And the material was probably too easy. I skipped two years, but that didn’t help. So then they moved me to a special class and that made it even worse, because everybody was very competitive, and I just couldn’t deal with the competition at all. Eventually I was super depressed, and I decided either I would kill myself or not go to school. So I stopped going to school when I was 16, and I also left home because I was convinced that my parents would ask me to go back to school and I really didn’t want to do that. So I started working in a record shop, and by that time I also played in a band, and I loved it.
How did you get from there to string theory?
Long story short, I got a little bit discouraged or bored. I wanted to do something else aside from music. So I tried to go back to university, but then I had the problem that I hadn’t graduated from high school. But before I quit school I was in a special class for kids who are really good in science. I could get in the university with this. So I thought, OK, great, I’ll just get into university first by majoring in physics or math, and then I can switch to literature. So I enrolled in the physics department, having a very on- and off-again relationship to it, going to class every now and then, and then trying to study literature, while still playing in the band. Then I realized I’m not good enough in literature. And also there was a very good teacher teaching quantum mechanics. Just once I went to his class and thought, that’s actually pretty cool. I started paying a bit more attention to my studies of math and physics, and I started to find peace in it. That’s what started to attract me about math and physics, because my other life in the band playing music was more chaotic somehow. It sucks a lot of emotions out of you. You’re always working with people, and the music is too much about life, about emotions — you have to give a lot of yourself to it. Math and physics seems to have this peaceful quiet beauty. This space of serenity.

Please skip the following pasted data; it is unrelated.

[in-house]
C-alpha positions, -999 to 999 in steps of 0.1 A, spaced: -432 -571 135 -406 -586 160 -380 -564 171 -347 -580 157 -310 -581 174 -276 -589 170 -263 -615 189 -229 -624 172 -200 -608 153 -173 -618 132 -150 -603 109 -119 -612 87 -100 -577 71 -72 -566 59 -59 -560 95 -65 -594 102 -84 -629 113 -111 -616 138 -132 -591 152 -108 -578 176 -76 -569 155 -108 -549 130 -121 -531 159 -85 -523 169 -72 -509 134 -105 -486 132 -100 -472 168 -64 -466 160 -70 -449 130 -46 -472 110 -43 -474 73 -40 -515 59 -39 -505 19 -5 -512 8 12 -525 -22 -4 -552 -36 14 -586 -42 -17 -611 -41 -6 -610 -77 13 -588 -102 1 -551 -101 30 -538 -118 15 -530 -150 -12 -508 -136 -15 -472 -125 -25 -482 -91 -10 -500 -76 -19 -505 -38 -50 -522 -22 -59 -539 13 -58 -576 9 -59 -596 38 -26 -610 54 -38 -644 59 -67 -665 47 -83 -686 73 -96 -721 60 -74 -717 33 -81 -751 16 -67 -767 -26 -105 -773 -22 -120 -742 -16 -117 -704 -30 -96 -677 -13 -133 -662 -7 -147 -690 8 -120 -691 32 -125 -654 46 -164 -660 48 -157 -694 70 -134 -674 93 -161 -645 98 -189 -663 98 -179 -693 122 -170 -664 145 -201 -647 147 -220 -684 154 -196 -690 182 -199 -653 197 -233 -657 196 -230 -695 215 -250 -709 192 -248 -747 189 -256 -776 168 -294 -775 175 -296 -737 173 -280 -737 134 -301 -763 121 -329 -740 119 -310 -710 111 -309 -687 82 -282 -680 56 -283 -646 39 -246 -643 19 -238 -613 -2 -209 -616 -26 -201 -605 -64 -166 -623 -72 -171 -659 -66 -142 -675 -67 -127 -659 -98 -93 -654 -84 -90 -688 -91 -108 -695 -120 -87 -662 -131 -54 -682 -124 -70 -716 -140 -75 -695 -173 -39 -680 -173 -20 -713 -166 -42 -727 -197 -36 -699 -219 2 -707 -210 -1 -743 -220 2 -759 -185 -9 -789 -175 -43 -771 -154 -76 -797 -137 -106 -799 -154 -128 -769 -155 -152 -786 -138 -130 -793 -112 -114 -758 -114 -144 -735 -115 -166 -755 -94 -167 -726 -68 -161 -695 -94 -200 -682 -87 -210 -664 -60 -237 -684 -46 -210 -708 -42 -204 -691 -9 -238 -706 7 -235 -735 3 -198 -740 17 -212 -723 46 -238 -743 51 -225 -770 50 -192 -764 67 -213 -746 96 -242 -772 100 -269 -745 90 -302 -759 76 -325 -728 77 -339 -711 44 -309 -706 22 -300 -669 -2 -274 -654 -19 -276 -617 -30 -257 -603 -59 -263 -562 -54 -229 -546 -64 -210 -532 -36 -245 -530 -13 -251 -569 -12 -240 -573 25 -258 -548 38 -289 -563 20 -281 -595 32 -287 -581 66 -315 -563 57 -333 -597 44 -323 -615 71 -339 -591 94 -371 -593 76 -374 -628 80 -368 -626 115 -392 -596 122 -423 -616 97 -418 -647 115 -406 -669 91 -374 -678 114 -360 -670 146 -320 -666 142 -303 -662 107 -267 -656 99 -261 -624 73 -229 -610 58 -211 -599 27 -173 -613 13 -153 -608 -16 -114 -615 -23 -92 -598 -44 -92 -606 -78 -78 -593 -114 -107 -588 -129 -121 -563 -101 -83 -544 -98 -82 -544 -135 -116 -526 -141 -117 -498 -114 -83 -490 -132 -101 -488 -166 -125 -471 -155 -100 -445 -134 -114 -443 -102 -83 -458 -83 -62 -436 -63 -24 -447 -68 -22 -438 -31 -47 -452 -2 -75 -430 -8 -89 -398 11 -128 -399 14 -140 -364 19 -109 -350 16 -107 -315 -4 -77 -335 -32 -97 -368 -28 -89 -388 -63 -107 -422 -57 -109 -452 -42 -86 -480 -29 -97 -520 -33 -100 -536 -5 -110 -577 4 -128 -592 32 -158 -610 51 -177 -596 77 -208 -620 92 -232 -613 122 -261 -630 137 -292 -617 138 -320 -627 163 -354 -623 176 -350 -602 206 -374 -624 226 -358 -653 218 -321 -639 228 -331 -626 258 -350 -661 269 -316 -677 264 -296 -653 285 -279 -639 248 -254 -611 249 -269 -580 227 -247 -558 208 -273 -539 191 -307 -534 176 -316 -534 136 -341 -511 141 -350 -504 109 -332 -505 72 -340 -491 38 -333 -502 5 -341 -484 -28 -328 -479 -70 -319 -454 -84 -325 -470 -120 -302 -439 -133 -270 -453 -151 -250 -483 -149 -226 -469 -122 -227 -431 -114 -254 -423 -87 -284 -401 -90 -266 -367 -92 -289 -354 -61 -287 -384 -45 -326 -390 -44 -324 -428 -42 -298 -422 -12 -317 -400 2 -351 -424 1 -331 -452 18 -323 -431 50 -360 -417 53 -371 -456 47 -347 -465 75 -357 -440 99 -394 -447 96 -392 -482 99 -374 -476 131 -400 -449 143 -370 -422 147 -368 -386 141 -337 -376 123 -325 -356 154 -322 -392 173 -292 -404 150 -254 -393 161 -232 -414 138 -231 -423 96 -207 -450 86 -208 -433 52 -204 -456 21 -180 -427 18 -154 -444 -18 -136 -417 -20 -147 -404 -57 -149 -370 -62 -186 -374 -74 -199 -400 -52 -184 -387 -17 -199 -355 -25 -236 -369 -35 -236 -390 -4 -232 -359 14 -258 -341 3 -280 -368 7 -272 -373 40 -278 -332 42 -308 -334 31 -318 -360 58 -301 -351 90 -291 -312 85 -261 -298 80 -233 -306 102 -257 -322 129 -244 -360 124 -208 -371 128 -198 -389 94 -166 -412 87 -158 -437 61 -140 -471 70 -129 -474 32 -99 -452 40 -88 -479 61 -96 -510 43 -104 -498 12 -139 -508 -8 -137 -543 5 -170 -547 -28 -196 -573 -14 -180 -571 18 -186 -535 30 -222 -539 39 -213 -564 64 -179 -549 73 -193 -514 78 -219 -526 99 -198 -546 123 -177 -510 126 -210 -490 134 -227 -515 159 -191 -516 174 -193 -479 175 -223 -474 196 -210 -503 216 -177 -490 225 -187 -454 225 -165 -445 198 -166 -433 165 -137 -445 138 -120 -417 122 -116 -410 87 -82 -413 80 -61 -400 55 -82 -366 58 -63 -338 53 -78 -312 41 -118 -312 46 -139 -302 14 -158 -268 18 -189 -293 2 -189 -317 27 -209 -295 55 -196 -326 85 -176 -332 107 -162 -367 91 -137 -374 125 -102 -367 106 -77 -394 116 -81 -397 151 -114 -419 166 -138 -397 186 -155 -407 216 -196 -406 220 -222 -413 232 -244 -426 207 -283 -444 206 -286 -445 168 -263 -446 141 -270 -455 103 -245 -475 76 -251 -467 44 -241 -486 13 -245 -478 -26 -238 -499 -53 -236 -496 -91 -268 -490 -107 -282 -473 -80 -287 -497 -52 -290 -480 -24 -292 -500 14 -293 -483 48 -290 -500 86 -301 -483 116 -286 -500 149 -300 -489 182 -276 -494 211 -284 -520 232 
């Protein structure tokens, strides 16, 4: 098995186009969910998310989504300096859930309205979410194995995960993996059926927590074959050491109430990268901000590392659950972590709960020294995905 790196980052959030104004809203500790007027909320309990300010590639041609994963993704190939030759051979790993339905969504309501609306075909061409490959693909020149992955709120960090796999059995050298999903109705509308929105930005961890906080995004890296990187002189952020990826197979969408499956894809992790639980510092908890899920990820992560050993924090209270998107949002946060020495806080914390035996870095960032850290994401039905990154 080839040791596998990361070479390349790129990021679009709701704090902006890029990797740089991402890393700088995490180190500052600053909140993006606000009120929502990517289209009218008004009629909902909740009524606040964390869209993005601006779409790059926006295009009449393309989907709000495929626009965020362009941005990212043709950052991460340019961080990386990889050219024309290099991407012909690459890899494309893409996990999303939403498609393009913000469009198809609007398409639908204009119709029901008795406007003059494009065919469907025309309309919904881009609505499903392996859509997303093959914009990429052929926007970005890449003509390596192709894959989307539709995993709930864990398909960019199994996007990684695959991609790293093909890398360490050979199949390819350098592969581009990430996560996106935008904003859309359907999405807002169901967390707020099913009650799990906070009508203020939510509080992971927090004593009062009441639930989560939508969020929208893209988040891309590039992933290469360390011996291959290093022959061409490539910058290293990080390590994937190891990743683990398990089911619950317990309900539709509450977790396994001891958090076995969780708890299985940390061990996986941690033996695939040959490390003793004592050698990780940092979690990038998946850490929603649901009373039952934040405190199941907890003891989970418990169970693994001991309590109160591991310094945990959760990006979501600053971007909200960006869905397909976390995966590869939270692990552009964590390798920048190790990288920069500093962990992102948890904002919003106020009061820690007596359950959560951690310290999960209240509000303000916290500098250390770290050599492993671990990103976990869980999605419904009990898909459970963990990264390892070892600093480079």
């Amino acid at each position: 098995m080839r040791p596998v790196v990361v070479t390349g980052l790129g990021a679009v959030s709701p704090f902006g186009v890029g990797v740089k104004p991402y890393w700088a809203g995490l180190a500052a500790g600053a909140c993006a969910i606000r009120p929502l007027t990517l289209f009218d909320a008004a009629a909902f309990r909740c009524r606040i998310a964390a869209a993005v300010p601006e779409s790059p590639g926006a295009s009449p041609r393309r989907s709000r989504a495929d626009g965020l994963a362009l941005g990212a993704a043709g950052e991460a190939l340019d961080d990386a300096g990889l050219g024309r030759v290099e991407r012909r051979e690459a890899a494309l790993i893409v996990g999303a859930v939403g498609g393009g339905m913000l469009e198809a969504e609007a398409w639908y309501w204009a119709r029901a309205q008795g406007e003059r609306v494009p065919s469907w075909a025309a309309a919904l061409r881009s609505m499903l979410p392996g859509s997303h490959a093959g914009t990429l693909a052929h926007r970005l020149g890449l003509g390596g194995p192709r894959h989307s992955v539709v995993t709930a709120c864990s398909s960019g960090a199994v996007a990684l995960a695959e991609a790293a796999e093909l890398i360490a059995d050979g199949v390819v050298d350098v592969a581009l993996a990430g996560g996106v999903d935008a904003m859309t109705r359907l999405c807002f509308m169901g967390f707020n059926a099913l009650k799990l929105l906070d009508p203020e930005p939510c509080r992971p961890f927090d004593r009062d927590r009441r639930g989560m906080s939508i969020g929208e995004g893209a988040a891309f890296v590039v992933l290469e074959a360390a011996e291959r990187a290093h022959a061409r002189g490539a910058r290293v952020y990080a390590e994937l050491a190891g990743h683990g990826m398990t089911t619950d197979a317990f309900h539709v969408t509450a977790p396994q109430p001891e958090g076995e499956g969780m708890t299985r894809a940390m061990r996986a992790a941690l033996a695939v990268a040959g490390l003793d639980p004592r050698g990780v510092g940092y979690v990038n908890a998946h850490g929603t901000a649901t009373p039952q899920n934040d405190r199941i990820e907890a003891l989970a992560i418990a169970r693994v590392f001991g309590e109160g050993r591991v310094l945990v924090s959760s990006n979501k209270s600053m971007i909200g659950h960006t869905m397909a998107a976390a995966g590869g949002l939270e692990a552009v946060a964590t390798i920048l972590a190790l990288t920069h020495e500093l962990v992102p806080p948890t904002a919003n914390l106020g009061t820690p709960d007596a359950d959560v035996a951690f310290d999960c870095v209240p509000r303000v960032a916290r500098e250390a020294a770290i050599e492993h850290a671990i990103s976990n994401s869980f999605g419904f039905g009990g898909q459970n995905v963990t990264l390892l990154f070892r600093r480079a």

Then at the end of university I thought, well, let me just have one more year to study physics, then I’m really done with it and can move on with my life. So I decided to go to Holland to see the world and study some physics, and I got really into it there.
You got your master’s at Utrecht under Nobel Prize-winning physicist Gerard ’t Hooft, and then you did your Ph.D. in Amsterdam. What drew you in?
Working with [’t Hooft] was a big factor. But just learning more is also a big factor — to realize that there are so many interesting questions. That’s the big-picture part. But for me the day-to-day part is also important. The learning process, the thinking process, really the beauty of it. Every day you encounter some equations or some way of thinking, or this fact leads to that fact — I thought, well, this is pretty. Gerard is not a string theorist — he’s very open-minded about what the correct area of quantum gravity should be — so I got exposed to a few different options. I got attracted by string theory because it’s mathematically rigorous, and pretty.
With the work you’re doing now, aside from the beauty, are you also drawn to the mystery of these connections between seemingly different parts of math and physics?